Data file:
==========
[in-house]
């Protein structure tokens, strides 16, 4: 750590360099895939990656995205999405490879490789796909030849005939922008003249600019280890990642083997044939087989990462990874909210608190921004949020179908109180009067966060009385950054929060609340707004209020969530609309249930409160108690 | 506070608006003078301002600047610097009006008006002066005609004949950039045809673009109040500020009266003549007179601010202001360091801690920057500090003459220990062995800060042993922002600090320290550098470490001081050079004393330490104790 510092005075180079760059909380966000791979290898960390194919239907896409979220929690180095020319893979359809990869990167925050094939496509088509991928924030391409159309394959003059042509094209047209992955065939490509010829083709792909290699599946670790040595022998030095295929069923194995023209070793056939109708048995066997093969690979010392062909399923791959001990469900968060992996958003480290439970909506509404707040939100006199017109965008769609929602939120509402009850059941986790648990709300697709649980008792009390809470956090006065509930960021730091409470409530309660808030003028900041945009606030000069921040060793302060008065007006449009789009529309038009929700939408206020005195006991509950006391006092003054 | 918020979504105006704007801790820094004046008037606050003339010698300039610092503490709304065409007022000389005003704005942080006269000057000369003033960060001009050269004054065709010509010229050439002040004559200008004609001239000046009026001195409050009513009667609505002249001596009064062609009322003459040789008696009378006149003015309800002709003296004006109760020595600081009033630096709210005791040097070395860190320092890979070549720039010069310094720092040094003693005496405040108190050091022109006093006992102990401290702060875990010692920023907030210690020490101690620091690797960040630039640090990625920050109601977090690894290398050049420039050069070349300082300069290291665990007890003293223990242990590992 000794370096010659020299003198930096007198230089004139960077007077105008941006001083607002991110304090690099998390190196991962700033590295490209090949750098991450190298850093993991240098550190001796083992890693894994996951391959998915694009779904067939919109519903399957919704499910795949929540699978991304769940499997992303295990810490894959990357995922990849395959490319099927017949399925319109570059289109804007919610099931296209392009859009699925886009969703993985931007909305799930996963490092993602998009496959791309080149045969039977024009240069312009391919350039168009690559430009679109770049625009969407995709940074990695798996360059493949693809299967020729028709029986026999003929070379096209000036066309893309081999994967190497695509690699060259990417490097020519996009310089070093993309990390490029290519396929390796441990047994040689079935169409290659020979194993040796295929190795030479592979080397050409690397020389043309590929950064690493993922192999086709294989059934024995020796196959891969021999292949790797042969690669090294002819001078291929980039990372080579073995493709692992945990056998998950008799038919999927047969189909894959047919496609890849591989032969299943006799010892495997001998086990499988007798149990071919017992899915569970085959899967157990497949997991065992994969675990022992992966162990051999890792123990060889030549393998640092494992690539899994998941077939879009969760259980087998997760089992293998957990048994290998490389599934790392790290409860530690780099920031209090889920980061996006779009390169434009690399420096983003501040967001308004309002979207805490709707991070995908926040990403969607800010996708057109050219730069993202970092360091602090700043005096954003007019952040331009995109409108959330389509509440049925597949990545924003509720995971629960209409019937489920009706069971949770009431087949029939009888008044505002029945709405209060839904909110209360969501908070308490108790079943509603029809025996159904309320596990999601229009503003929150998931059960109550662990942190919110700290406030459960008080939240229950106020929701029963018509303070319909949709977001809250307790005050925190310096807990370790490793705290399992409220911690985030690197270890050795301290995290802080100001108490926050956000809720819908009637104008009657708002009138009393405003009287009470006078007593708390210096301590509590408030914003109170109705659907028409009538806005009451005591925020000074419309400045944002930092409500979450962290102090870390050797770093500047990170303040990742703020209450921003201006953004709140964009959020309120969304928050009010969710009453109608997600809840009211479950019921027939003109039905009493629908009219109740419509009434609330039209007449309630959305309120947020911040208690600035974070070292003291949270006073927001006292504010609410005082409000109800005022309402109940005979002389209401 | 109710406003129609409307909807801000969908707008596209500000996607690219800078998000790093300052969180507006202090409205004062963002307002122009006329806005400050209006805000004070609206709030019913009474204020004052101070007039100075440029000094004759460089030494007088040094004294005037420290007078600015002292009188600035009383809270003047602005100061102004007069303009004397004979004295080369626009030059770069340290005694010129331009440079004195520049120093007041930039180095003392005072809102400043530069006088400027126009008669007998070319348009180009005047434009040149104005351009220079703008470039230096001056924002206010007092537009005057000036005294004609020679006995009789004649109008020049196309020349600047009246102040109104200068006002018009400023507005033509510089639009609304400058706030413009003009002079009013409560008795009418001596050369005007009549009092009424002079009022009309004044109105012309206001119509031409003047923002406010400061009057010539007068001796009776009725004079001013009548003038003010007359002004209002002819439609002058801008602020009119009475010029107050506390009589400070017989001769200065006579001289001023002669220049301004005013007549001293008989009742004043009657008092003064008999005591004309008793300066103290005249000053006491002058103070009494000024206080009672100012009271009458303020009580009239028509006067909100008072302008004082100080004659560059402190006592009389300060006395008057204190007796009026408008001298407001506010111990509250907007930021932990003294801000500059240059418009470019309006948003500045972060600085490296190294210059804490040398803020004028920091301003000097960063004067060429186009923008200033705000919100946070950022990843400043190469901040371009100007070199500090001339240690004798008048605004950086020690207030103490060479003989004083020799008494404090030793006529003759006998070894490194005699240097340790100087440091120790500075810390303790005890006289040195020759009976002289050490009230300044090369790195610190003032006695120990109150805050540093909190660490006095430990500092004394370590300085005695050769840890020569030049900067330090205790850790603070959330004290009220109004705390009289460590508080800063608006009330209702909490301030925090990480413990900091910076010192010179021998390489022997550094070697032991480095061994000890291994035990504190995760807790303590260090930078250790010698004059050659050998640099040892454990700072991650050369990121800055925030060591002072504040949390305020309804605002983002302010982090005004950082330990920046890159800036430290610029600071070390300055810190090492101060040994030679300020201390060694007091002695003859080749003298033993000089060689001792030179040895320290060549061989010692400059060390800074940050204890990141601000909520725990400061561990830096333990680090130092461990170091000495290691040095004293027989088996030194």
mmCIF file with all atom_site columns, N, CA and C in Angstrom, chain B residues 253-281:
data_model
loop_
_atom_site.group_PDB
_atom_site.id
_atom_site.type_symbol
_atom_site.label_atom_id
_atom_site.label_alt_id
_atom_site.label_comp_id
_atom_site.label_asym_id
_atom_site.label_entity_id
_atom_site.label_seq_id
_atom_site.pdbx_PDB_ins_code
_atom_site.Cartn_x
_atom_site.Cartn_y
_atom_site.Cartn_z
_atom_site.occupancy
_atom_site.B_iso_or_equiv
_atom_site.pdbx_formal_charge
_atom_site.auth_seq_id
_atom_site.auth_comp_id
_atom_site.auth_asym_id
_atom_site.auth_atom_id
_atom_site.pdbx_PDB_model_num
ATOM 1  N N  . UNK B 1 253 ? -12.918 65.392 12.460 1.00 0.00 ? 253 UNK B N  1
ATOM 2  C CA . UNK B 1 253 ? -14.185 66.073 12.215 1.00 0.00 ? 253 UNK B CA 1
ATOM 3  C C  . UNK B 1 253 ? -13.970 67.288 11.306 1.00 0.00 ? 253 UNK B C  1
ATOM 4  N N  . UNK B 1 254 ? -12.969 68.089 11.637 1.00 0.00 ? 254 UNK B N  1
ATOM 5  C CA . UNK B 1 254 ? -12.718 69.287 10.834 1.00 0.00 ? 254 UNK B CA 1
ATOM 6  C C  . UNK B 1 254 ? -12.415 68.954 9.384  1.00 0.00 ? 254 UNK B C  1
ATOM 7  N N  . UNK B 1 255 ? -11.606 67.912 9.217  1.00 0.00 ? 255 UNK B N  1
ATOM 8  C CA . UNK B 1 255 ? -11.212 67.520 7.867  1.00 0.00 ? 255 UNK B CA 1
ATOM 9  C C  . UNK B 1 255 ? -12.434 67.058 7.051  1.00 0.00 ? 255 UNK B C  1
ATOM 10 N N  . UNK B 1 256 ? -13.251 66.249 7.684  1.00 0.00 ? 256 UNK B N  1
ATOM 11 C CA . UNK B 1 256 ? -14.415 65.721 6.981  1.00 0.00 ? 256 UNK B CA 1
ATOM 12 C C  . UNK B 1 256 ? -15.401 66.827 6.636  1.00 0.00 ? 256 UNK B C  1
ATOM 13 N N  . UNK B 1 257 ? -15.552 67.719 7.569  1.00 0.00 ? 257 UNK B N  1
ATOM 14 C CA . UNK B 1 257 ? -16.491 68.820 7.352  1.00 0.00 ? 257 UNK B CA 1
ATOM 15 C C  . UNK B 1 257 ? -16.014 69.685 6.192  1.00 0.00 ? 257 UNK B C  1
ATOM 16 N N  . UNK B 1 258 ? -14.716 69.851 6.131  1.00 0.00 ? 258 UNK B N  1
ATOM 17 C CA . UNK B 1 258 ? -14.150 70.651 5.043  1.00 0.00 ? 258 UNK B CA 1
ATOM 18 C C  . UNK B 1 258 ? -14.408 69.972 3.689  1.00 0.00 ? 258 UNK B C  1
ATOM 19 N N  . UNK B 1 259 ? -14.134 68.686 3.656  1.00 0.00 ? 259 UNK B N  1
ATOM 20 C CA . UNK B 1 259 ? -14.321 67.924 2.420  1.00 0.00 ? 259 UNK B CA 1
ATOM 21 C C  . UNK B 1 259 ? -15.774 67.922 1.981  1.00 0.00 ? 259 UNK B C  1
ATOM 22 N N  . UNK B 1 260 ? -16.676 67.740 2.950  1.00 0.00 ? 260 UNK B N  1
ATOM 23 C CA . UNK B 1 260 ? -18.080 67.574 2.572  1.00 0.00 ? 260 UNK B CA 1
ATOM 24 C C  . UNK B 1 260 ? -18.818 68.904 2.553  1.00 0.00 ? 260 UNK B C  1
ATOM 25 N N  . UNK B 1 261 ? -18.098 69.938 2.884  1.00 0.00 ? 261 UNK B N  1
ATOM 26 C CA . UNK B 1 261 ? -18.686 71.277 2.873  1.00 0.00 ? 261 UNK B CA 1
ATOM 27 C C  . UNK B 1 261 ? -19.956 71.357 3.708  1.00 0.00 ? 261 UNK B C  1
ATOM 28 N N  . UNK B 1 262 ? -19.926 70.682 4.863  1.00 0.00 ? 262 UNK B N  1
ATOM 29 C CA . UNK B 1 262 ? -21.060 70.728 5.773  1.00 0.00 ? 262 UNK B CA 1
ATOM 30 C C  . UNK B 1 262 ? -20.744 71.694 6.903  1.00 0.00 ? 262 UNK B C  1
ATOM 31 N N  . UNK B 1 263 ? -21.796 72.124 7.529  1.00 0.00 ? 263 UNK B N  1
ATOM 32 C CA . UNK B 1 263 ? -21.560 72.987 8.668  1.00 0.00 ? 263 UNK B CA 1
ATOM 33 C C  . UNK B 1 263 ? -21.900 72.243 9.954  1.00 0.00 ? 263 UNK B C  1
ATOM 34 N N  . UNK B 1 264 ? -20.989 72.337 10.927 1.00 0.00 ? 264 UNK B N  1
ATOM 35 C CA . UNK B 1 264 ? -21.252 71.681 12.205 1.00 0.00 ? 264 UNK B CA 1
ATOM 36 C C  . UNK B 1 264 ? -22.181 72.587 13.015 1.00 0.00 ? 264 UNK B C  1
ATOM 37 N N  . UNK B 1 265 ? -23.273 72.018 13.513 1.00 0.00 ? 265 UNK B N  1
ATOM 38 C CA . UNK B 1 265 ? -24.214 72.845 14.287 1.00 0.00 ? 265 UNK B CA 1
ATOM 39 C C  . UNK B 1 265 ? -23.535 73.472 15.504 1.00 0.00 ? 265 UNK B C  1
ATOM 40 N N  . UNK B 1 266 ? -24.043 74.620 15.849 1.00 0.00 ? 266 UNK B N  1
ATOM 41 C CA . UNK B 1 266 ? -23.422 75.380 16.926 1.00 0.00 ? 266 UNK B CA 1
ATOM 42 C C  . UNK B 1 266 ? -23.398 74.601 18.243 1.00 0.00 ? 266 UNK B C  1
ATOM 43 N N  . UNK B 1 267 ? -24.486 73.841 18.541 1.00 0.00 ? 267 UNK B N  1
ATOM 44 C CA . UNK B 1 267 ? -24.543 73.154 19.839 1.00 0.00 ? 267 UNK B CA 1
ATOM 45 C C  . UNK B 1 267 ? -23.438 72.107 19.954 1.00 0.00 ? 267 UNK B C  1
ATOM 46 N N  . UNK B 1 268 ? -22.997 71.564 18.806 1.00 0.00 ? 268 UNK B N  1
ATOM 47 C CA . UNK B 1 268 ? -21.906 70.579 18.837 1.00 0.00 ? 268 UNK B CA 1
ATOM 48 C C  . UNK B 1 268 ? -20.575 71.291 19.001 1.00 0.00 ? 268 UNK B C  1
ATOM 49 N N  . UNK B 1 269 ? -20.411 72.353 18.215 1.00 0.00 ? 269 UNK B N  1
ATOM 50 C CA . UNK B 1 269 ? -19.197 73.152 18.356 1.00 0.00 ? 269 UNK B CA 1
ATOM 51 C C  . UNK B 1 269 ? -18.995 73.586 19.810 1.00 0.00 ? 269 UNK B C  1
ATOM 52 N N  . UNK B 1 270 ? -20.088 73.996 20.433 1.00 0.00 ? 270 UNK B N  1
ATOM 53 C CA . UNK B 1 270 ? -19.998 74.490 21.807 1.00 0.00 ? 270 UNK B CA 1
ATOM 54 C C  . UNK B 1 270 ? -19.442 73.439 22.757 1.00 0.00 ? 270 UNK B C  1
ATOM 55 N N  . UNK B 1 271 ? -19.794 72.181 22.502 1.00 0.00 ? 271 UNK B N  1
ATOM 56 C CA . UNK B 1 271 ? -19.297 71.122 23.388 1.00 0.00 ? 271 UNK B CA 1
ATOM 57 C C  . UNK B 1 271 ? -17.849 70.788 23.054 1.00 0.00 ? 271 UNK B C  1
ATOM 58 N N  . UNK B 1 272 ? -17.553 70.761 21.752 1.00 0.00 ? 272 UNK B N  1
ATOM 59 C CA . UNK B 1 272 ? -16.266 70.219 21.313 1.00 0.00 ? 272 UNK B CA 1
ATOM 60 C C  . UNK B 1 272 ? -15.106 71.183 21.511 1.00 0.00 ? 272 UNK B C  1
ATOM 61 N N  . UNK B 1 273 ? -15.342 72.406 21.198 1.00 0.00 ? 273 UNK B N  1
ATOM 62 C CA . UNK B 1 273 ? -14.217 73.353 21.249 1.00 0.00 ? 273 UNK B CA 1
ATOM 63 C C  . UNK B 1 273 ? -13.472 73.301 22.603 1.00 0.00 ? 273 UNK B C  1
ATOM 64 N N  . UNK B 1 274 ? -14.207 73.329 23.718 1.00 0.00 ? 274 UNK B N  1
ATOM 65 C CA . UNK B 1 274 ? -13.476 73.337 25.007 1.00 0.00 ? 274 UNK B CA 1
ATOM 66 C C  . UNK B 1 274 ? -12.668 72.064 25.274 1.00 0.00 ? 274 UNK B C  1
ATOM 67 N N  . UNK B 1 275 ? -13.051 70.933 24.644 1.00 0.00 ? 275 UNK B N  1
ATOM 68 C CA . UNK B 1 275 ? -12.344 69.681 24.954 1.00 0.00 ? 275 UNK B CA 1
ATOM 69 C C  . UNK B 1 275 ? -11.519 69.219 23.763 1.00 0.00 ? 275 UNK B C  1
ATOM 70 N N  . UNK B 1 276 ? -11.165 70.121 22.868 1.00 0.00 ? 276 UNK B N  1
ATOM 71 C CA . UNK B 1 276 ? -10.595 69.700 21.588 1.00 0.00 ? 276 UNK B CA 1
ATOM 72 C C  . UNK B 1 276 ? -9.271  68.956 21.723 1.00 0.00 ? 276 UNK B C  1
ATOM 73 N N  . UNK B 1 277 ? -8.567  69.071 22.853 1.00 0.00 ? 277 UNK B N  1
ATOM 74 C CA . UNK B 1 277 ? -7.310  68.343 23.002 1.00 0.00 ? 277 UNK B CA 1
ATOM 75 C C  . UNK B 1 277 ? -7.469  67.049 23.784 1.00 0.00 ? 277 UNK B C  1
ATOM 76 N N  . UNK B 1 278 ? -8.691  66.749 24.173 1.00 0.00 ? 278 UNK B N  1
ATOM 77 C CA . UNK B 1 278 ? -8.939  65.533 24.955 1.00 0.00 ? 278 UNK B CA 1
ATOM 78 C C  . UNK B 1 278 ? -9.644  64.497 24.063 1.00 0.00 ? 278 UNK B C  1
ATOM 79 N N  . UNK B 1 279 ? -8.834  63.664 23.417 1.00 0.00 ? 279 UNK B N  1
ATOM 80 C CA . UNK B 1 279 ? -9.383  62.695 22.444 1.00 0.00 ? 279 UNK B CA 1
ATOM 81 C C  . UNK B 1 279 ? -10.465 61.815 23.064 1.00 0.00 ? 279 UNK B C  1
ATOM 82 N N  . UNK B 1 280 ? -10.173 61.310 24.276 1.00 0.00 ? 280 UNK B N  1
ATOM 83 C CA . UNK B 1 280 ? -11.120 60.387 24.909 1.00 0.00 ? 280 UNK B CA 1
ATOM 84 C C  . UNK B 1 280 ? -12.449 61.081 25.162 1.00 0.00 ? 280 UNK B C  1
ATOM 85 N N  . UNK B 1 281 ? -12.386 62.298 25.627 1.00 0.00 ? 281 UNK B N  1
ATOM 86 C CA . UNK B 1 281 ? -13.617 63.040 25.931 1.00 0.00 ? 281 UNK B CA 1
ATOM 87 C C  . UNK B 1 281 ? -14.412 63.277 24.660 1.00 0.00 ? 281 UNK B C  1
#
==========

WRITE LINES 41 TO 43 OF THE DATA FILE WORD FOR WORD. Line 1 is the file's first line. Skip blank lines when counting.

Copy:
ATOM 15 C C  . UNK B 1 257 ? -16.014 69.685 6.192  1.00 0.00 ? 257 UNK B C  1
ATOM 16 N N  . UNK B 1 258 ? -14.716 69.851 6.131  1.00 0.00 ? 258 UNK B N  1
ATOM 17 C CA . UNK B 1 258 ? -14.150 70.651 5.043  1.00 0.00 ? 258 UNK B CA 1